Cloud apps race on

All big advancements in broadcast technology have thrown up sharp adopters and those mired in reluctance writes George Jarrett. The cloud continues to affirm this adage, but not for too much longer because the market is moving fast towards the new Valhalla of OPEX and subscription. And Software as a Service (SaaS) is already at a professional market value of $75 billion a year.
Google, which already has about 140 cloud software tools, tells us that the open source database market is growing fast and that 70% of new apps will run on open source database management systems. Another stat to consider is that 80% of apps will be SaaS by 2020. Adobe already offers 50+ SaaS products and Microsoft has 100+ cloud products.
The current top 10 SaaS companies include non-media names like Mail Chimp, Math World, Hub Sport and Know B4, as well as the three media giants above.
To identify where we are, we start with inputs from two stalwarts from everybody’s idea of the broadcast market – Sony and the IABM. For a company that has been in the front line of change to SaaS and the cloud, and with many surprising new entrants into the content game, we talked to Blackbird. Then to get a picture of broadcast in the world of many industries using the same type of software, we spoke to Sunir Shah, president of the Cloud Software Association, and CEO of the SaaS retailing specialist Sunir is a gatekeeper to multiple industries and his organisation has 2000 members.

Using somebody else’s accommodation
Stuart Almond, the head of Sony IMS, includes Sony Ci cloud services in his remit. Asked if subscription and OPEX is the new mantra, he said: “We have seen this really big acceleration of services in the cloud. You can use tools, services or micro services that can really transform businesses without the need for big CAPEX investment or big bang projects, where we are looking at transforming a big company over a number of years.
“This is the sweet shop analogy where people now use cloud and the apps available from open providers. This is the real definition of what becomes best of breed, and users see it as using somebody else’s accommodation. It takes the worry away, cost away, and it allows them more capability,” he added.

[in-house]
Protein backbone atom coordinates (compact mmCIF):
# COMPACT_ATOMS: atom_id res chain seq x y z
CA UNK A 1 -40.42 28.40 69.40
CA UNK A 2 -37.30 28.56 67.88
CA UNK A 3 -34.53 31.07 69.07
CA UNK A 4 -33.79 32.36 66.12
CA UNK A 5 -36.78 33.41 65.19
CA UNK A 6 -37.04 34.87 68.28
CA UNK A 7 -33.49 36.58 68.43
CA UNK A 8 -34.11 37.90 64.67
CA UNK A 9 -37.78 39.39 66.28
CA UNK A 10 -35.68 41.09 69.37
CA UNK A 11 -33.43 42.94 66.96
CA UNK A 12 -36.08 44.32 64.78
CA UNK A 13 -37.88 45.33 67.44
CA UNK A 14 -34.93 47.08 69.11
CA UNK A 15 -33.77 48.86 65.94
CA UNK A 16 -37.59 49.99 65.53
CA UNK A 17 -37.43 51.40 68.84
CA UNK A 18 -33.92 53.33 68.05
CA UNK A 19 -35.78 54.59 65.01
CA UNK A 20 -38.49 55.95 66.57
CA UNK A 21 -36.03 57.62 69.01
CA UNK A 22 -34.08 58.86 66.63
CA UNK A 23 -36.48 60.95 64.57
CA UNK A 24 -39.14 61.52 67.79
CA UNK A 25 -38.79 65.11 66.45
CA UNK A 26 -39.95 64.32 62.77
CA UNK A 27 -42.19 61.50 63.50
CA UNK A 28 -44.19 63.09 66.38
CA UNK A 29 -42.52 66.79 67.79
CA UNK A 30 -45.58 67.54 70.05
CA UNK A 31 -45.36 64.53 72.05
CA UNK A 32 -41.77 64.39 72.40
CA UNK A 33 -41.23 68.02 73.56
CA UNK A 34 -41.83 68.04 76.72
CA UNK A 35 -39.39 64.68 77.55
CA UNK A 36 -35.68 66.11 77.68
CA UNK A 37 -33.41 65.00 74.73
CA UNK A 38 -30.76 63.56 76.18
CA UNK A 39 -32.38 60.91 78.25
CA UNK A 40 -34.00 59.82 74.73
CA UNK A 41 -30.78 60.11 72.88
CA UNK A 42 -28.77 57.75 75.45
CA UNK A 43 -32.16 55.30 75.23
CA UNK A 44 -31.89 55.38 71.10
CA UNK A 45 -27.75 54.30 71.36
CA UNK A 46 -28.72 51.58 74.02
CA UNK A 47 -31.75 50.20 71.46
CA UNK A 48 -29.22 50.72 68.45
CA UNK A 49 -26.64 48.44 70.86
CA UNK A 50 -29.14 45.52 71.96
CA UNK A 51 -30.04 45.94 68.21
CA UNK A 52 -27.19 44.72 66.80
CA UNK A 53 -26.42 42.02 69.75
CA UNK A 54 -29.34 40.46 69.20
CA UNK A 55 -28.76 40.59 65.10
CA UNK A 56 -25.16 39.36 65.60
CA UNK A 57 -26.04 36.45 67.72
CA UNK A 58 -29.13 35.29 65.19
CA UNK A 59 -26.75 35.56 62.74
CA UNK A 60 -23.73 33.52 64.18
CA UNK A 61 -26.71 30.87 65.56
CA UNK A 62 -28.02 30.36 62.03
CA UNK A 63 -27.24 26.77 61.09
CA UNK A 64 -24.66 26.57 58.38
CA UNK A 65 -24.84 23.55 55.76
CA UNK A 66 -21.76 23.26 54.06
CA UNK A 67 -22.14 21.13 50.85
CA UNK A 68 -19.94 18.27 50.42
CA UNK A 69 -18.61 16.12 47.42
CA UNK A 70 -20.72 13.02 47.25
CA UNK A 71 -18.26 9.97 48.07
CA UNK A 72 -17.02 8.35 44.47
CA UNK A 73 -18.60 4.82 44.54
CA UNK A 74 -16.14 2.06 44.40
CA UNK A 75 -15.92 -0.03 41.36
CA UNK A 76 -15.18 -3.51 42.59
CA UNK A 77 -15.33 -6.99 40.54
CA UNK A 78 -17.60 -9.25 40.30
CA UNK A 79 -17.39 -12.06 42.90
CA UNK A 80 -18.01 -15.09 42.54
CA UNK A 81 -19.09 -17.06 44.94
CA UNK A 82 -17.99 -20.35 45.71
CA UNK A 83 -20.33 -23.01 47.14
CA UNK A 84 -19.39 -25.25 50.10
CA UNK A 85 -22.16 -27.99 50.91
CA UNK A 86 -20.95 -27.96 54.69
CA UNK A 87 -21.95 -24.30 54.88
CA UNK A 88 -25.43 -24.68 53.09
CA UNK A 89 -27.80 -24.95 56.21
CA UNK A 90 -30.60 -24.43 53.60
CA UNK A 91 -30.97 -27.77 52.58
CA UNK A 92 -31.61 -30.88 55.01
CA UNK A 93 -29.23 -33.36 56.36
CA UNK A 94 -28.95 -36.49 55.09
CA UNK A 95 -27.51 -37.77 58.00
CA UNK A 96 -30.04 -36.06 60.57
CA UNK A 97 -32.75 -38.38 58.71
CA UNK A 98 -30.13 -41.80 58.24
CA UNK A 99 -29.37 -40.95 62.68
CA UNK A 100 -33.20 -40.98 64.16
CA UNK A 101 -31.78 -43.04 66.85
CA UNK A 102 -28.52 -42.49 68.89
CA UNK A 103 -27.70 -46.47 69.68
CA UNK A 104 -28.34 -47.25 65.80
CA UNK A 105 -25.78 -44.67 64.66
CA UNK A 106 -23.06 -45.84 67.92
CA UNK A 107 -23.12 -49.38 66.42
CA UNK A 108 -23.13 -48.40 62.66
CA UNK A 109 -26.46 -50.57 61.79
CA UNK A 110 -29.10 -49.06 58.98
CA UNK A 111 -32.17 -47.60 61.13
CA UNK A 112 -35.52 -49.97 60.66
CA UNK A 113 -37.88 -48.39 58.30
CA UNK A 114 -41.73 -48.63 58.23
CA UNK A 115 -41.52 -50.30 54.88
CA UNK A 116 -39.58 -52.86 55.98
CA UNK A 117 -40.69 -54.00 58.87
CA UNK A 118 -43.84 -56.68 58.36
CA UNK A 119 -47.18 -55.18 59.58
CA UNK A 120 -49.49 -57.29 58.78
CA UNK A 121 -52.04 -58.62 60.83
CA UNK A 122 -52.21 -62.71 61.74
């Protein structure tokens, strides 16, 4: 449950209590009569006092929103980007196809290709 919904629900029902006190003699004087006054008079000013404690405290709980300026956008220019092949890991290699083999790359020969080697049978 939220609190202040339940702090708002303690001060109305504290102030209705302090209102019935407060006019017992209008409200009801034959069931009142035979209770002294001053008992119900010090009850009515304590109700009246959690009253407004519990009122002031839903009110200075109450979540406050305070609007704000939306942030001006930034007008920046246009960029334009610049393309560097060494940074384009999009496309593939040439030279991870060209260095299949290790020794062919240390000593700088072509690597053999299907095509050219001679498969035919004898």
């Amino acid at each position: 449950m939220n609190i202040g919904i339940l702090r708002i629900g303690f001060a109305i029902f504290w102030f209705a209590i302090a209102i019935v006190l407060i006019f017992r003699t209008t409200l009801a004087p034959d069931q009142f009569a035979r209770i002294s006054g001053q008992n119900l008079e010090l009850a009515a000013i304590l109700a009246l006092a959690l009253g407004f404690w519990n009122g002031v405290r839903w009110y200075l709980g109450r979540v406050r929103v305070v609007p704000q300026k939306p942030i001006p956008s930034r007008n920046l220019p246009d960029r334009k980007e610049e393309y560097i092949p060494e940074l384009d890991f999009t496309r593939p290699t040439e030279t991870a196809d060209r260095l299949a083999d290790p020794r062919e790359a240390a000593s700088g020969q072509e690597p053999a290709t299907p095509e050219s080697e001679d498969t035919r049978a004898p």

Somebody else’s kit, somebody else’s accommodation, and somebody else’s capabilities: to enable you to grow or shrink quite fast, as you desire?
“Your mindset when you used to think about buying storage up front took you through a CAPEX process with maybe a five-year cycle. You then bought as much storage as you thought you might need in five years, only to find you were not even using 50% of that capability, and that you had sunk all your money in that infrastructure from the start,” said Almond. “Use cloud services, and when you want to scale it is literally the flick of a switch to enjoy more computing power and more storage space. That kind of costing becomes a lot more agile for your business and means you can think about your core mission, which is probably making great content and distributing it.
“We have this blended market now where we have broadcasters and dozens of other companies saying they can make the next movie, or launch a channel to engage a specific audience. Content has become the key piece that is bringing all the industries together,” he added.

AI is a big driver to the adoption of cloud
Lorenzo Zanni is the head of insight and analysis at the IABM. Asked what his recent cloud studies had revealed, he said: “In terms of research into the cloud, we are trying to track adoption. The outward stage adoption means the cloud in different parts of the broadcast and media industry, so recently we have tried to expand the research into different parts of the content chain – content creation and production, management, and all the way to distribution.